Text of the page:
An embrace of profiling

Zareena Grewal reflects on the legacy of 9/11.
Zareena Grewal
Zareena Grewal

By Zareena Grewal
Associate professor American studies; ethnicity, race, and migration; and religious studies, Faculty of Arts and Sciences

In 2001, the New York City Police Department established a secret surveillance program that mapped and monitored American Muslims’ lives throughout New York City, and in neighboring states, including Connecticut. In 2011, journalists leaked internal NYPD documents which led to an outcry from public officials, activists, and American Muslim leaders who protested that such racial and religious profiling was not only an example of ineffective policing and wasteful spending of taxpayer dollars, but it collectively criminalized American Muslims. The leaked documents revealed that Yale’s Muslim Students Association was among the campus chapters targeted.

Muslim Americans have long been treated as a racialized, suspect population; the racism, political pressure, hyper-scrutiny, and state surveillance American Muslims have faced intensified after Sept. 11, but it was not produced by it. Before the terrorist attacks of Sept. 11, 2001, there was a growing political consensus on the right and the left that racial profiling was an inefficient, ineffective, and unfair policy — in fact, at a campaign event in Dearborn, Michigan in 1999, then presidential candidate George W. Bush promised Muslim Arab Americans he would roll back the profiling of Muslims if elected.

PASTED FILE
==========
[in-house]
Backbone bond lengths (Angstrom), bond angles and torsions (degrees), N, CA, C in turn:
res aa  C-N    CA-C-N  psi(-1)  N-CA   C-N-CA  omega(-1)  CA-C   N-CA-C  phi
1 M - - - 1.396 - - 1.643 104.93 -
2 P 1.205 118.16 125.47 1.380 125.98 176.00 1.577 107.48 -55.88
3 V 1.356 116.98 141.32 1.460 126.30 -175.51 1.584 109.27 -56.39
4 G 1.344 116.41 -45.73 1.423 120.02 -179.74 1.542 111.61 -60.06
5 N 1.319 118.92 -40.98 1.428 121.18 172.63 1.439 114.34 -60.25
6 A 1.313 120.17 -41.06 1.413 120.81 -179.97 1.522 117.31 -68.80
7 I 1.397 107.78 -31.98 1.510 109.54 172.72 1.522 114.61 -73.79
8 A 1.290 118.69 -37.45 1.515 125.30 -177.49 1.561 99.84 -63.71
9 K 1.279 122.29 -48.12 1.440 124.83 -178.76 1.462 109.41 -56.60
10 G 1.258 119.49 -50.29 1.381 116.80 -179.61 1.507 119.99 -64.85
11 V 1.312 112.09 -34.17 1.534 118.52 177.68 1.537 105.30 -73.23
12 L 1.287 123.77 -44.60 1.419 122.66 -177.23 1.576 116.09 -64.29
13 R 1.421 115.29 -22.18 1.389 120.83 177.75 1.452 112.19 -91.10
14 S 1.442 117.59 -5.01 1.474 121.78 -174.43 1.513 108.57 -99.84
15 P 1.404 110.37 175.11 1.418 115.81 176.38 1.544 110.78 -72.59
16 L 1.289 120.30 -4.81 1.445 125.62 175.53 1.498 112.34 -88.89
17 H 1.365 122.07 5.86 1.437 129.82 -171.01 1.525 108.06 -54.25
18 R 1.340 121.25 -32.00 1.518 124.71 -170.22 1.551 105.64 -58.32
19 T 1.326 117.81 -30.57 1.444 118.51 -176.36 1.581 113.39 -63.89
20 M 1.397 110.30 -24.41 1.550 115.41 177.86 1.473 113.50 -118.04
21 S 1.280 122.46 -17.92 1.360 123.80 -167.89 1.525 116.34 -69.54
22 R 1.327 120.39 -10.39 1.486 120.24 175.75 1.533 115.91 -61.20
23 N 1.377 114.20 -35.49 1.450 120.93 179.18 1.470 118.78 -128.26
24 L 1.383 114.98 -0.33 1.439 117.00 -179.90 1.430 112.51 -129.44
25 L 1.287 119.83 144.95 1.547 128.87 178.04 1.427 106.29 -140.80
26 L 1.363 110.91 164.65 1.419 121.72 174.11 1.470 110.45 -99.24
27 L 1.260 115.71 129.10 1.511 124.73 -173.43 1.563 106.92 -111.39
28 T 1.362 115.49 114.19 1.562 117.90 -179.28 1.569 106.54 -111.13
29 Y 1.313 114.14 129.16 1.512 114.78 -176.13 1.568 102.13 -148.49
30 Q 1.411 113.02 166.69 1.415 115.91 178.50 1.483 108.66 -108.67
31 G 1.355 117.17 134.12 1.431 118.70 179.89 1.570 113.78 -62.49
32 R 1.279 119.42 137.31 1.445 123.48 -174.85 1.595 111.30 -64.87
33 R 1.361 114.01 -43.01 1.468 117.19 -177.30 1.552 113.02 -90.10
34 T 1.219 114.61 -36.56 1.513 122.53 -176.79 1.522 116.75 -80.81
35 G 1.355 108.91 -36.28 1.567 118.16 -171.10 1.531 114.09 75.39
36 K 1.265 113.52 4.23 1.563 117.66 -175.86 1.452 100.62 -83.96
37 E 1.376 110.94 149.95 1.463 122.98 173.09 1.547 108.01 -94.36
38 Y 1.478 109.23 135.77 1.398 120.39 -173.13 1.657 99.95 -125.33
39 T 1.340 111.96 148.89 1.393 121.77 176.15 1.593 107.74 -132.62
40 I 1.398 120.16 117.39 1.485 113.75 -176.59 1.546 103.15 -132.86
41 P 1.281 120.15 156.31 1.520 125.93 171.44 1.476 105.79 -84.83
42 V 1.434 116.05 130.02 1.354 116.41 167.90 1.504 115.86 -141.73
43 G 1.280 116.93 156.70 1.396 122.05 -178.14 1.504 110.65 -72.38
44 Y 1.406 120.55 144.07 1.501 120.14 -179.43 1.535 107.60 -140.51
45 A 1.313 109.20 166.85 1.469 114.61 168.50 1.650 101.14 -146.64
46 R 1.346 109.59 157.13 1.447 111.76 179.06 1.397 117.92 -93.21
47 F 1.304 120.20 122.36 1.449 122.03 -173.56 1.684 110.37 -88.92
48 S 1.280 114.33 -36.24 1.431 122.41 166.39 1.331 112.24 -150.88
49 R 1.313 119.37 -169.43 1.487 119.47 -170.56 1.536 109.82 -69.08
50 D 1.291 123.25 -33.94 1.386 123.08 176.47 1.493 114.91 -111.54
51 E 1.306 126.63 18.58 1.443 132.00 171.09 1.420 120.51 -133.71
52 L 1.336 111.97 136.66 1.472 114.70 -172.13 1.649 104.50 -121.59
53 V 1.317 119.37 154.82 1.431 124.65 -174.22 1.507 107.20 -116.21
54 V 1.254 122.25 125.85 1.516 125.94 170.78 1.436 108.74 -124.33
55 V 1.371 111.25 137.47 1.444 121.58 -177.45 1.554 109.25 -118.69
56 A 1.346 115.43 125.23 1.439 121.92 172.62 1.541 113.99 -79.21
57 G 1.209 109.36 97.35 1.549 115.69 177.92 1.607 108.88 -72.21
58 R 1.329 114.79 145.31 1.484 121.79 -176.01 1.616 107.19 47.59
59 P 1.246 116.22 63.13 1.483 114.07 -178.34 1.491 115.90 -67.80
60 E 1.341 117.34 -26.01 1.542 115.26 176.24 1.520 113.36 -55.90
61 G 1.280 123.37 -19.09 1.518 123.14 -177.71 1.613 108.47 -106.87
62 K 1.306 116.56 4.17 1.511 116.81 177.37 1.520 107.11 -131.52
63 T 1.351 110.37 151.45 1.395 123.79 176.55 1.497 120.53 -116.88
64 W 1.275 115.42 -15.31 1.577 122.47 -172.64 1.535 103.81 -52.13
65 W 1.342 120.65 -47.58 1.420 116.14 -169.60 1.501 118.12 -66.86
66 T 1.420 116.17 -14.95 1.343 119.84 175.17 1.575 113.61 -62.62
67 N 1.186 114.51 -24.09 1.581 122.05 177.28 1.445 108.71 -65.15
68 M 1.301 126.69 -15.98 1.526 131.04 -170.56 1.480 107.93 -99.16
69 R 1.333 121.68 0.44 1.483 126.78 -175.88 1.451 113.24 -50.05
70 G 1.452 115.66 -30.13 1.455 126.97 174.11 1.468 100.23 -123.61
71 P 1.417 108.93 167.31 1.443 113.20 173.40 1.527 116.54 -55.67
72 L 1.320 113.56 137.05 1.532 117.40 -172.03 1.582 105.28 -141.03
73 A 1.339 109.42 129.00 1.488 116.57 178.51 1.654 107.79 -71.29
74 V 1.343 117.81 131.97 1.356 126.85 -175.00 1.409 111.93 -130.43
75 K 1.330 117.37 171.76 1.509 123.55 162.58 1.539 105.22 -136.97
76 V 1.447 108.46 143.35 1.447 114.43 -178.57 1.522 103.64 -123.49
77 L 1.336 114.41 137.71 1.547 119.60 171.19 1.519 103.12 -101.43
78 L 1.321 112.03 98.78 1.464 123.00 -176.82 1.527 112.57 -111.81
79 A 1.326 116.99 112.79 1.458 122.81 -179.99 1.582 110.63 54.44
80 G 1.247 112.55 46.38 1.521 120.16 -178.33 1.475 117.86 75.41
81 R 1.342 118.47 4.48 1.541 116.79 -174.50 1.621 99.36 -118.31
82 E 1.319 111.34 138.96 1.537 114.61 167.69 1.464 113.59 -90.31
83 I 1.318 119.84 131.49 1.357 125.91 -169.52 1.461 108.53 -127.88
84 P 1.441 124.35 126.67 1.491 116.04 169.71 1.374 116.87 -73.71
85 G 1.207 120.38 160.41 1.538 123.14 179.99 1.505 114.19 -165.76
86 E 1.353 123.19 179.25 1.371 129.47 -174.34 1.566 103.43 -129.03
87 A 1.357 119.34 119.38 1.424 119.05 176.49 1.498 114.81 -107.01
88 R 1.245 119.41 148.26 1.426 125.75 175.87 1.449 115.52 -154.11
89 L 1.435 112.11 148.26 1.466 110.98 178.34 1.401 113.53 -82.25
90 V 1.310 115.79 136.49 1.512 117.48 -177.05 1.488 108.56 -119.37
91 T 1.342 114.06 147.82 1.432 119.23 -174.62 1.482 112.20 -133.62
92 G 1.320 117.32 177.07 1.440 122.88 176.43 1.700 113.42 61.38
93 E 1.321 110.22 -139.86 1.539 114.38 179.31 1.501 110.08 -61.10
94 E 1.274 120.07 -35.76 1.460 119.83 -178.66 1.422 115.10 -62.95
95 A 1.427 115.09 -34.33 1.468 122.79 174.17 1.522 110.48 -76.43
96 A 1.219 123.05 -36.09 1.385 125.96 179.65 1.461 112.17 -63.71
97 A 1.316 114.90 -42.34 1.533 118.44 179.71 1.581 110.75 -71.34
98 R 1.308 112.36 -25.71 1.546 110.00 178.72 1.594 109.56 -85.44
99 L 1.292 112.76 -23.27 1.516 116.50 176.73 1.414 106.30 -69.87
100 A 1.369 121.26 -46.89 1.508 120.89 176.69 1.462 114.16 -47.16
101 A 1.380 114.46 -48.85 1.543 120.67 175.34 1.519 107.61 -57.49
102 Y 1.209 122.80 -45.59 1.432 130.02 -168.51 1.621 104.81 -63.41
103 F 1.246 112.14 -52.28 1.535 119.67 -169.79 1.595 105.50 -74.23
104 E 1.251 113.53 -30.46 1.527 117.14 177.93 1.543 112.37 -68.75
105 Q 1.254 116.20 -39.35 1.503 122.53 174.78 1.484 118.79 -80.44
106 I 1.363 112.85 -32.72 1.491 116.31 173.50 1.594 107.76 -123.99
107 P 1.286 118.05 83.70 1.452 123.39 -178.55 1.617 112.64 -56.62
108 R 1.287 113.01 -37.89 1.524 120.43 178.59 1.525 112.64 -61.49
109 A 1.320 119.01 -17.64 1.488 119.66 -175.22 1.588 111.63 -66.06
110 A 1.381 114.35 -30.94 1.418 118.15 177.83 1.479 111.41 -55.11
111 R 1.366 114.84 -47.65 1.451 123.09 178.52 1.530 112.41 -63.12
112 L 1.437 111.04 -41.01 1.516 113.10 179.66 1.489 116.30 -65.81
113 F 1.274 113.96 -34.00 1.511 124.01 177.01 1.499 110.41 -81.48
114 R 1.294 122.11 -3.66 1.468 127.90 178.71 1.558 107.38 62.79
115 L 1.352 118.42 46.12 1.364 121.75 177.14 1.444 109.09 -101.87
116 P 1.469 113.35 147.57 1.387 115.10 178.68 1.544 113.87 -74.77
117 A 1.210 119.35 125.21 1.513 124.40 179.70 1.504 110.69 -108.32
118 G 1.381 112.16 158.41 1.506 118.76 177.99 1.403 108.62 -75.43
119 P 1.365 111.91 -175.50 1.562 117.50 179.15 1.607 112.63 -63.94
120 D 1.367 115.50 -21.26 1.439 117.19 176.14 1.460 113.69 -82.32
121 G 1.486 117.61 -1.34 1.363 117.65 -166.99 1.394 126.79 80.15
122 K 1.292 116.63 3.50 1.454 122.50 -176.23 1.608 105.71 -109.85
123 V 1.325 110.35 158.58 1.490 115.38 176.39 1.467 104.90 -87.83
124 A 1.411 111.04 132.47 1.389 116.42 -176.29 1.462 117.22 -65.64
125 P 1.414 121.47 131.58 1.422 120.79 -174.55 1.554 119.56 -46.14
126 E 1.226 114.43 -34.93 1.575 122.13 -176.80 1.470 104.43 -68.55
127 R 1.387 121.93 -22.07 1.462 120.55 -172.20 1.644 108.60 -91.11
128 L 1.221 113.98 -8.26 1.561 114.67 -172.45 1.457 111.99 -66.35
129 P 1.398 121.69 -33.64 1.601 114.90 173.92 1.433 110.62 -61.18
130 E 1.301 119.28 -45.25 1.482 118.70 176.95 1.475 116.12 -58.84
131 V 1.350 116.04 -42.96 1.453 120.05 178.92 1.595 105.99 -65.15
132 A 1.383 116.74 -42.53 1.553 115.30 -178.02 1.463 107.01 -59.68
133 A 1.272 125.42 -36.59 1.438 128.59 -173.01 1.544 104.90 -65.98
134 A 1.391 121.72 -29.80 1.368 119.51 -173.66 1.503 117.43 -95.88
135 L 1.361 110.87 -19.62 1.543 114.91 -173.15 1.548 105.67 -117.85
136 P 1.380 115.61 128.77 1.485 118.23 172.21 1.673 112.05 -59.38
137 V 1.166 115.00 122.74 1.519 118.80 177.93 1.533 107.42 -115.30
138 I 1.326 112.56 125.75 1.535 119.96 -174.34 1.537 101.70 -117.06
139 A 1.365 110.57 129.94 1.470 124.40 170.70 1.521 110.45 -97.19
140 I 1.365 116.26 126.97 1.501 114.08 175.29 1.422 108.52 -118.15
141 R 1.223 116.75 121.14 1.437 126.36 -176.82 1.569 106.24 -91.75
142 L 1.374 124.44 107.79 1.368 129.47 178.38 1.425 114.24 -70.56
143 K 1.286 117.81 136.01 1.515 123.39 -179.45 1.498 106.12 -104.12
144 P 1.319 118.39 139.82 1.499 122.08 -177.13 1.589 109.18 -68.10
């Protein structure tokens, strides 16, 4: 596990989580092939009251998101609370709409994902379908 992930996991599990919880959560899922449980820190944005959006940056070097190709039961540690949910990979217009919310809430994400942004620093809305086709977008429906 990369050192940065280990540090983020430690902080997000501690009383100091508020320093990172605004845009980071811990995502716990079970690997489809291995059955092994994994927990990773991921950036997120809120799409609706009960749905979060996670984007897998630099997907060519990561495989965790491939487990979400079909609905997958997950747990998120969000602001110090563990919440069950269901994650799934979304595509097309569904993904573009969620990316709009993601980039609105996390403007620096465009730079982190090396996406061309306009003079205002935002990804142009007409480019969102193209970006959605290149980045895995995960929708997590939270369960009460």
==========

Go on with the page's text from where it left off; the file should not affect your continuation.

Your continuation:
After Sept. 11, the national consensus flipped, with most conservatives and liberals embracing the profiling of Muslims in the name of national security and supporting wars of vengeance in Afghanistan and Iraq. We mourn those murdered on Sept. 11, 2001. In order to heal, we must also mourn the more than 929,000 killed in wars worldwide in the name of “collective punishment.”

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